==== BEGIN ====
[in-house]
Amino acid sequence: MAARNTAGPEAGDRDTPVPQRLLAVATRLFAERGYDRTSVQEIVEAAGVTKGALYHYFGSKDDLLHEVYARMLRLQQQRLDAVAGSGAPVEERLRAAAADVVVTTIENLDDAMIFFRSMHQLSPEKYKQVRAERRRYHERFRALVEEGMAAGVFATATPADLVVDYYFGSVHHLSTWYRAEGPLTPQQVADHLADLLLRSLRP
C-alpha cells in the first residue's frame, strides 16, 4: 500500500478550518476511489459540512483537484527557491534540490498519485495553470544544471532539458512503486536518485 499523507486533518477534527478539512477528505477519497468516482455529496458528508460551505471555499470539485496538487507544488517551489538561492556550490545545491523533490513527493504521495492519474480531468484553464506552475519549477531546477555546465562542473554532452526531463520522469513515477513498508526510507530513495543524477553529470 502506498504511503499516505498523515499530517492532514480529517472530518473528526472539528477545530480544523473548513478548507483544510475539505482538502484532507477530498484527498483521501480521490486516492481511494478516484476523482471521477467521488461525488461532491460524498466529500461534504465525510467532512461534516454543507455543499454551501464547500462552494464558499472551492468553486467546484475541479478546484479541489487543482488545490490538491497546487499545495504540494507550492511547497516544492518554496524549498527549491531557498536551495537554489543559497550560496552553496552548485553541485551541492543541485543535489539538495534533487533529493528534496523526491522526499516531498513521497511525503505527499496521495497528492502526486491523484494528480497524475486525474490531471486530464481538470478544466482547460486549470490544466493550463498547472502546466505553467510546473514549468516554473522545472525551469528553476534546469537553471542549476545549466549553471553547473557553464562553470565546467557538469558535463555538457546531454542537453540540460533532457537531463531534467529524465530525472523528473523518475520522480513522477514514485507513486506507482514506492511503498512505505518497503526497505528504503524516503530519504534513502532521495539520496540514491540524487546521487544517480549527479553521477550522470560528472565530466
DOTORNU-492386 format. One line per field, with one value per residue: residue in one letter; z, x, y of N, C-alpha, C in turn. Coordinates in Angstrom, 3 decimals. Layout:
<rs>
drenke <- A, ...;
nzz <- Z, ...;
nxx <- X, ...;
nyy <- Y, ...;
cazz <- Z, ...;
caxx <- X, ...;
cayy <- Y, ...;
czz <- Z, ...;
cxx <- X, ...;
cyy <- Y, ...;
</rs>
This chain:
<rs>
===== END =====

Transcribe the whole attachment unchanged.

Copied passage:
[in-house]
Amino acid sequence: MAARNTAGPEAGDRDTPVPQRLLAVATRLFAERGYDRTSVQEIVEAAGVTKGALYHYFGSKDDLLHEVYARMLRLQQQRLDAVAGSGAPVEERLRAAAADVVVTTIENLDDAMIFFRSMHQLSPEKYKQVRAERRRYHERFRALVEEGMAAGVFATATPADLVVDYYFGSVHHLSTWYRAEGPLTPQQVADHLADLLLRSLRP
C-alpha cells in the first residue's frame, strides 16, 4: 500500500478550518476511489459540512483537484527557491534540490498519485495553470544544471532539458512503486536518485 499523507486533518477534527478539512477528505477519497468516482455529496458528508460551505471555499470539485496538487507544488517551489538561492556550490545545491523533490513527493504521495492519474480531468484553464506552475519549477531546477555546465562542473554532452526531463520522469513515477513498508526510507530513495543524477553529470 502506498504511503499516505498523515499530517492532514480529517472530518473528526472539528477545530480544523473548513478548507483544510475539505482538502484532507477530498484527498483521501480521490486516492481511494478516484476523482471521477467521488461525488461532491460524498466529500461534504465525510467532512461534516454543507455543499454551501464547500462552494464558499472551492468553486467546484475541479478546484479541489487543482488545490490538491497546487499545495504540494507550492511547497516544492518554496524549498527549491531557498536551495537554489543559497550560496552553496552548485553541485551541492543541485543535489539538495534533487533529493528534496523526491522526499516531498513521497511525503505527499496521495497528492502526486491523484494528480497524475486525474490531471486530464481538470478544466482547460486549470490544466493550463498547472502546466505553467510546473514549468516554473522545472525551469528553476534546469537553471542549476545549466549553471553547473557553464562553470565546467557538469558535463555538457546531454542537453540540460533532457537531463531534467529524465530525472523528473523518475520522480513522477514514485507513486506507482514506492511503498512505505518497503526497505528504503524516503530519504534513502532521495539520496540514491540524487546521487544517480549527479553521477550522470560528472565530466
DOTORNU-492386 format. One line per field, with one value per residue: residue in one letter; z, x, y of N, C-alpha, C in turn. Coordinates in Angstrom, 3 decimals. Layout:
<rs>
drenke <- A, ...;
nzz <- Z, ...;
nxx <- X, ...;
nyy <- Y, ...;
cazz <- Z, ...;
caxx <- X, ...;
cayy <- Y, ...;
czz <- Z, ...;
cxx <- X, ...;
cyy <- Y, ...;
</rs>
This chain:
<rs>